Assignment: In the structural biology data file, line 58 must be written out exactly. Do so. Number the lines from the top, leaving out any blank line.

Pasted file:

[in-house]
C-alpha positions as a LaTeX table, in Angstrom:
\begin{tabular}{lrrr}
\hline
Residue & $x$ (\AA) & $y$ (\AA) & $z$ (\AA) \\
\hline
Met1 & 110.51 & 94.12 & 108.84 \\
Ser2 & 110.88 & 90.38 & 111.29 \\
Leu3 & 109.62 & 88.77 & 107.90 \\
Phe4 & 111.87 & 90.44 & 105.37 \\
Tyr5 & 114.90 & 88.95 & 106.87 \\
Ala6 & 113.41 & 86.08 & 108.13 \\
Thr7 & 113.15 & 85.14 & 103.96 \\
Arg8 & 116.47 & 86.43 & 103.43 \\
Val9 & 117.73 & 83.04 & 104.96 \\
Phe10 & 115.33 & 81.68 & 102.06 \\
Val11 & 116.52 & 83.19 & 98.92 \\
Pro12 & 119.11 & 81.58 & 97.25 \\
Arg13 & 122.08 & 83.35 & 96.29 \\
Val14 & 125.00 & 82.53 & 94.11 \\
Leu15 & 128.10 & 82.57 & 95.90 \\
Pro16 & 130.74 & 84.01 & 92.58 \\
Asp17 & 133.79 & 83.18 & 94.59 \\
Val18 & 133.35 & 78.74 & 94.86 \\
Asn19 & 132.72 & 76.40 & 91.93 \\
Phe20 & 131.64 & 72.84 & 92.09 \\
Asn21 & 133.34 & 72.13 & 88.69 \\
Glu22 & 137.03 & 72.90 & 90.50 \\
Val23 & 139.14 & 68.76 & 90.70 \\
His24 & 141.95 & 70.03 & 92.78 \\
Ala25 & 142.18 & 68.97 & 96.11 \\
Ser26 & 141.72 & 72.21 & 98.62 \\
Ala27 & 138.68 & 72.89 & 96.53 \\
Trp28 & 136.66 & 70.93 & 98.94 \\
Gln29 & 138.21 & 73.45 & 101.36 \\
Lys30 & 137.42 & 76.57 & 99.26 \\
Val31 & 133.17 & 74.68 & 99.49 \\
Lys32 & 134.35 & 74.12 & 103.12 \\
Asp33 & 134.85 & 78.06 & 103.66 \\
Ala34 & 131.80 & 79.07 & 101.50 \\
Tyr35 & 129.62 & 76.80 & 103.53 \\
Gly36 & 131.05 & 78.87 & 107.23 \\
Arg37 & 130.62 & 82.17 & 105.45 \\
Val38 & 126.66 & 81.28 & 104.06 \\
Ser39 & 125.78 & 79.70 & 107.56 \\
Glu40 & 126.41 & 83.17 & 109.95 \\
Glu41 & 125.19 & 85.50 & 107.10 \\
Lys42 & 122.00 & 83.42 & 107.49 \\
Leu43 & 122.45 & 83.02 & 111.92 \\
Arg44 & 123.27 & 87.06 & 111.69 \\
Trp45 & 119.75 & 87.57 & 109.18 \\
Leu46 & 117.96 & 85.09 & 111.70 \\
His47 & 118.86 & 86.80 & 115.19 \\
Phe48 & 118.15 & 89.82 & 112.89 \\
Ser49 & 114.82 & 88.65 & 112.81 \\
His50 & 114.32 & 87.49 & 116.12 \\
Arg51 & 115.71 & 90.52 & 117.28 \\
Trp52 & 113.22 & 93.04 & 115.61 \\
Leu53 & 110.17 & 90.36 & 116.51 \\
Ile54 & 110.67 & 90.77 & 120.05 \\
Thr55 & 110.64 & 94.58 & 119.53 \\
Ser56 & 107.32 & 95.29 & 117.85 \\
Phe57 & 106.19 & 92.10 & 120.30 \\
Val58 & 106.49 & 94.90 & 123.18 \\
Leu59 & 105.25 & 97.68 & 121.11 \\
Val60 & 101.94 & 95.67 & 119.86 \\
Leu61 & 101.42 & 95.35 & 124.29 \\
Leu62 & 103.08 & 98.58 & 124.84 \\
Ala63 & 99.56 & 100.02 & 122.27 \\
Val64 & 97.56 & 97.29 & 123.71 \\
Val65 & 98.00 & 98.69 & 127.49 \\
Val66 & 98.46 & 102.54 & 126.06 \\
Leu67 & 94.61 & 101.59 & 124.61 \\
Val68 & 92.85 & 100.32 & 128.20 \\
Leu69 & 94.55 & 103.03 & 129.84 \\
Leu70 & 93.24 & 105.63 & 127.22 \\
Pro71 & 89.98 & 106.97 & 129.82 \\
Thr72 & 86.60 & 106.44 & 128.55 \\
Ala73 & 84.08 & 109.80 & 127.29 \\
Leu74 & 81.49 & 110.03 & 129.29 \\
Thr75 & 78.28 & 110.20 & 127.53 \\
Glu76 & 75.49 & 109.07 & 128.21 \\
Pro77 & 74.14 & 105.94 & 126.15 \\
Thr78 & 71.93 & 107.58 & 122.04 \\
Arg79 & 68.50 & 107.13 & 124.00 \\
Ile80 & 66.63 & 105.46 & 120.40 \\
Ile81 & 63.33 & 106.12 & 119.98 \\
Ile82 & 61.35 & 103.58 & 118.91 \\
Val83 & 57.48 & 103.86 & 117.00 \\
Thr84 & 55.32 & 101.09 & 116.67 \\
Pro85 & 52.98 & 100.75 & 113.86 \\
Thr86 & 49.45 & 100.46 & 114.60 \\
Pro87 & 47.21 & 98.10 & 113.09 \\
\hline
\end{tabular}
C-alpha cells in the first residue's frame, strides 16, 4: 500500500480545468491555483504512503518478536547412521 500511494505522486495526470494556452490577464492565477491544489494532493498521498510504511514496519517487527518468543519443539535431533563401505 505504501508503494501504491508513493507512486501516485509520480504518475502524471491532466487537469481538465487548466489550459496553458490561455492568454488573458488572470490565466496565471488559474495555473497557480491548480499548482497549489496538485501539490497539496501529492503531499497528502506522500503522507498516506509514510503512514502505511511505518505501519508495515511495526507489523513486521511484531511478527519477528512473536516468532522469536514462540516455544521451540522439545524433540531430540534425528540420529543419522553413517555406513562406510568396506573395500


Trp52 & 113.22 & 93.04 & 115.61 \\